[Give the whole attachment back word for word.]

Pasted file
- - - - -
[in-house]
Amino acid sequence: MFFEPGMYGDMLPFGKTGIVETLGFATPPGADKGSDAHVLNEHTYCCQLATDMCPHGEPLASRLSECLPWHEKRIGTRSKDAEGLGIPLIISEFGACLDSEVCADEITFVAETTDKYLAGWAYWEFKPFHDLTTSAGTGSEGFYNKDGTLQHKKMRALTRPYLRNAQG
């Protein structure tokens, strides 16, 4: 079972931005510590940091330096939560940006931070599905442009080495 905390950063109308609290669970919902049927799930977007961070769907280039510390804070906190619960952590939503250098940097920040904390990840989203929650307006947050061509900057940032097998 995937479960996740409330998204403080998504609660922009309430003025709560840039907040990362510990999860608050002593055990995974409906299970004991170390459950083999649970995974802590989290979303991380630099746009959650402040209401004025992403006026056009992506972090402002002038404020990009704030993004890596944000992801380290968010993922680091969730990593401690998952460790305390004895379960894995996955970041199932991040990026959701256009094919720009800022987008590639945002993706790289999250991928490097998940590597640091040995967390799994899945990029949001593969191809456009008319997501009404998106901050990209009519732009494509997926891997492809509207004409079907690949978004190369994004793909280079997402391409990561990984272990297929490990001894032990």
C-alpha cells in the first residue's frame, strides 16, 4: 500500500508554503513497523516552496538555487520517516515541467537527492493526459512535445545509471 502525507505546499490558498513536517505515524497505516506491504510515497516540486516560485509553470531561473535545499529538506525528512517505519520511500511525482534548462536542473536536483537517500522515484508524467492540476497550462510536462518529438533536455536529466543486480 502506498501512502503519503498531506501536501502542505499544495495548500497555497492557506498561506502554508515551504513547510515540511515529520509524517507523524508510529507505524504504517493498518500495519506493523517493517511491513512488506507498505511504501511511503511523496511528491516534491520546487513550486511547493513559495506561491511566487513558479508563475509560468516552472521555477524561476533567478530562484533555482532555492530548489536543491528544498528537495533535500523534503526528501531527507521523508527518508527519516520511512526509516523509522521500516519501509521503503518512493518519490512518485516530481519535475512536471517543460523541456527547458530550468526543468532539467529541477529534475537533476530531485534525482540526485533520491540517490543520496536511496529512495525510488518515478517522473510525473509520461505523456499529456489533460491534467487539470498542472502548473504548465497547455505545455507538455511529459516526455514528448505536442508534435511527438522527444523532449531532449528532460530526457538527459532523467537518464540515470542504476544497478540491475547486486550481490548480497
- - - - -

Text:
[in-house]
Amino acid sequence: MFFEPGMYGDMLPFGKTGIVETLGFATPPGADKGSDAHVLNEHTYCCQLATDMCPHGEPLASRLSECLPWHEKRIGTRSKDAEGLGIPLIISEFGACLDSEVCADEITFVAETTDKYLAGWAYWEFKPFHDLTTSAGTGSEGFYNKDGTLQHKKMRALTRPYLRNAQG
């Protein structure tokens, strides 16, 4: 079972931005510590940091330096939560940006931070599905442009080495 905390950063109308609290669970919902049927799930977007961070769907280039510390804070906190619960952590939503250098940097920040904390990840989203929650307006947050061509900057940032097998 995937479960996740409330998204403080998504609660922009309430003025709560840039907040990362510990999860608050002593055990995974409906299970004991170390459950083999649970995974802590989290979303991380630099746009959650402040209401004025992403006026056009992506972090402002002038404020990009704030993004890596944000992801380290968010993922680091969730990593401690998952460790305390004895379960894995996955970041199932991040990026959701256009094919720009800022987008590639945002993706790289999250991928490097998940590597640091040995967390799994899945990029949001593969191809456009008319997501009404998106901050990209009519732009494509997926891997492809509207004409079907690949978004190369994004793909280079997402391409990561990984272990297929490990001894032990």
C-alpha cells in the first residue's frame, strides 16, 4: 500500500508554503513497523516552496538555487520517516515541467537527492493526459512535445545509471 502525507505546499490558498513536517505515524497505516506491504510515497516540486516560485509553470531561473535545499529538506525528512517505519520511500511525482534548462536542473536536483537517500522515484508524467492540476497550462510536462518529438533536455536529466543486480 502506498501512502503519503498531506501536501502542505499544495495548500497555497492557506498561506502554508515551504513547510515540511515529520509524517507523524508510529507505524504504517493498518500495519506493523517493517511491513512488506507498505511504501511511503511523496511528491516534491520546487513550486511547493513559495506561491511566487513558479508563475509560468516552472521555477524561476533567478530562484533555482532555492530548489536543491528544498528537495533535500523534503526528501531527507521523508527518508527519516520511512526509516523509522521500516519501509521503503518512493518519490512518485516530481519535475512536471517543460523541456527547458530550468526543468532539467529541477529534475537533476530531485534525482540526485533520491540517490543520496536511496529512495525510488518515478517522473510525473509520461505523456499529456489533460491534467487539470498542472502548473504548465497547455505545455507538455511529459516526455514528448505536442508534435511527438522527444523532449531532449528532460530526457538527459532523467537518464540515470542504476544497478540491475547486486550481490548480497